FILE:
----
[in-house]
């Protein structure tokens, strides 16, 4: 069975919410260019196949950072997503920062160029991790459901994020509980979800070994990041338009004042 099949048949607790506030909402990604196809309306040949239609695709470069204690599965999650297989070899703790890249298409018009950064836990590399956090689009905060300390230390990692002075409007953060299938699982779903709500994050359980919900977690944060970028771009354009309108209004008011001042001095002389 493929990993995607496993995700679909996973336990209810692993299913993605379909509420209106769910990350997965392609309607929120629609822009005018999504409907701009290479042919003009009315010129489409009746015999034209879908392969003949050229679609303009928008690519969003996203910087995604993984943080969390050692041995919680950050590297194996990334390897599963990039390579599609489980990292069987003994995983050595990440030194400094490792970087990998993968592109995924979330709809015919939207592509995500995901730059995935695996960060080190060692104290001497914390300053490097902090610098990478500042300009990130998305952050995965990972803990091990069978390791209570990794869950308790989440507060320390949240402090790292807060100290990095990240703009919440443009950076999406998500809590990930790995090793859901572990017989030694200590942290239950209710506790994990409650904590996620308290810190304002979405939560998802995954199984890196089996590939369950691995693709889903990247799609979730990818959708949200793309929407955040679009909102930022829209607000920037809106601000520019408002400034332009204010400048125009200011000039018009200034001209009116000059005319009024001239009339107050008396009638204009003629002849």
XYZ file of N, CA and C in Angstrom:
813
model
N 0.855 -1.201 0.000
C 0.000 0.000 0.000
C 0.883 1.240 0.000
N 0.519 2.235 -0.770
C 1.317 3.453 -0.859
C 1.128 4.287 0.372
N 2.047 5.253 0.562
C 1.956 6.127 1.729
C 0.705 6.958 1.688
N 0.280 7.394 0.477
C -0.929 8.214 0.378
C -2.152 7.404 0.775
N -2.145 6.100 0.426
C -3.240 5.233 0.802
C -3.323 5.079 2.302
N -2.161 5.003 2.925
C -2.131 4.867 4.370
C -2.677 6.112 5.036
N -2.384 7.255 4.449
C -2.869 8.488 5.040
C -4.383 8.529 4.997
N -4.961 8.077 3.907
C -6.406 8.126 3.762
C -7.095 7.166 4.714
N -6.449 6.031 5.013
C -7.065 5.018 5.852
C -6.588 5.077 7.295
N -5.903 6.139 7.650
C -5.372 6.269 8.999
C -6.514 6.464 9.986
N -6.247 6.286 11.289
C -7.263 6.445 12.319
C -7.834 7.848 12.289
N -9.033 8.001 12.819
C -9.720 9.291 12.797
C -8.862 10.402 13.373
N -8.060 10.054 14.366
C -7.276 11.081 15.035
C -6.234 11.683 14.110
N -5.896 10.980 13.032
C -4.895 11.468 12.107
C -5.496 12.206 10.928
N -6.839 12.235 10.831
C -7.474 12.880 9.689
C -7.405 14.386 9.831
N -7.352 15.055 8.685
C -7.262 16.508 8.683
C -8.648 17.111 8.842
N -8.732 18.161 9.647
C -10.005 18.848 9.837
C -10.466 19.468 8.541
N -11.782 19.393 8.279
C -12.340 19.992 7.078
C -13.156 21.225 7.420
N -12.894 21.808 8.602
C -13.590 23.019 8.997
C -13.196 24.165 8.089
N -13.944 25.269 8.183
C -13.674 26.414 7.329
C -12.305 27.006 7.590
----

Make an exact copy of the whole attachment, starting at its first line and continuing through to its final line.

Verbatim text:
[in-house]
């Protein structure tokens, strides 16, 4: 069975919410260019196949950072997503920062160029991790459901994020509980979800070994990041338009004042 099949048949607790506030909402990604196809309306040949239609695709470069204690599965999650297989070899703790890249298409018009950064836990590399956090689009905060300390230390990692002075409007953060299938699982779903709500994050359980919900977690944060970028771009354009309108209004008011001042001095002389 493929990993995607496993995700679909996973336990209810692993299913993605379909509420209106769910990350997965392609309607929120629609822009005018999504409907701009290479042919003009009315010129489409009746015999034209879908392969003949050229679609303009928008690519969003996203910087995604993984943080969390050692041995919680950050590297194996990334390897599963990039390579599609489980990292069987003994995983050595990440030194400094490792970087990998993968592109995924979330709809015919939207592509995500995901730059995935695996960060080190060692104290001497914390300053490097902090610098990478500042300009990130998305952050995965990972803990091990069978390791209570990794869950308790989440507060320390949240402090790292807060100290990095990240703009919440443009950076999406998500809590990930790995090793859901572990017989030694200590942290239950209710506790994990409650904590996620308290810190304002979405939560998802995954199984890196089996590939369950691995693709889903990247799609979730990818959708949200793309929407955040679009909102930022829209607000920037809106601000520019408002400034332009204010400048125009200011000039018009200034001209009116000059005319009024001239009339107050008396009638204009003629002849």
XYZ file of N, CA and C in Angstrom:
813
model
N 0.855 -1.201 0.000
C 0.000 0.000 0.000
C 0.883 1.240 0.000
N 0.519 2.235 -0.770
C 1.317 3.453 -0.859
C 1.128 4.287 0.372
N 2.047 5.253 0.562
C 1.956 6.127 1.729
C 0.705 6.958 1.688
N 0.280 7.394 0.477
C -0.929 8.214 0.378
C -2.152 7.404 0.775
N -2.145 6.100 0.426
C -3.240 5.233 0.802
C -3.323 5.079 2.302
N -2.161 5.003 2.925
C -2.131 4.867 4.370
C -2.677 6.112 5.036
N -2.384 7.255 4.449
C -2.869 8.488 5.040
C -4.383 8.529 4.997
N -4.961 8.077 3.907
C -6.406 8.126 3.762
C -7.095 7.166 4.714
N -6.449 6.031 5.013
C -7.065 5.018 5.852
C -6.588 5.077 7.295
N -5.903 6.139 7.650
C -5.372 6.269 8.999
C -6.514 6.464 9.986
N -6.247 6.286 11.289
C -7.263 6.445 12.319
C -7.834 7.848 12.289
N -9.033 8.001 12.819
C -9.720 9.291 12.797
C -8.862 10.402 13.373
N -8.060 10.054 14.366
C -7.276 11.081 15.035
C -6.234 11.683 14.110
N -5.896 10.980 13.032
C -4.895 11.468 12.107
C -5.496 12.206 10.928
N -6.839 12.235 10.831
C -7.474 12.880 9.689
C -7.405 14.386 9.831
N -7.352 15.055 8.685
C -7.262 16.508 8.683
C -8.648 17.111 8.842
N -8.732 18.161 9.647
C -10.005 18.848 9.837
C -10.466 19.468 8.541
N -11.782 19.393 8.279
C -12.340 19.992 7.078
C -13.156 21.225 7.420
N -12.894 21.808 8.602
C -13.590 23.019 8.997
C -13.196 24.165 8.089
N -13.944 25.269 8.183
C -13.674 26.414 7.329
C -12.305 27.006 7.590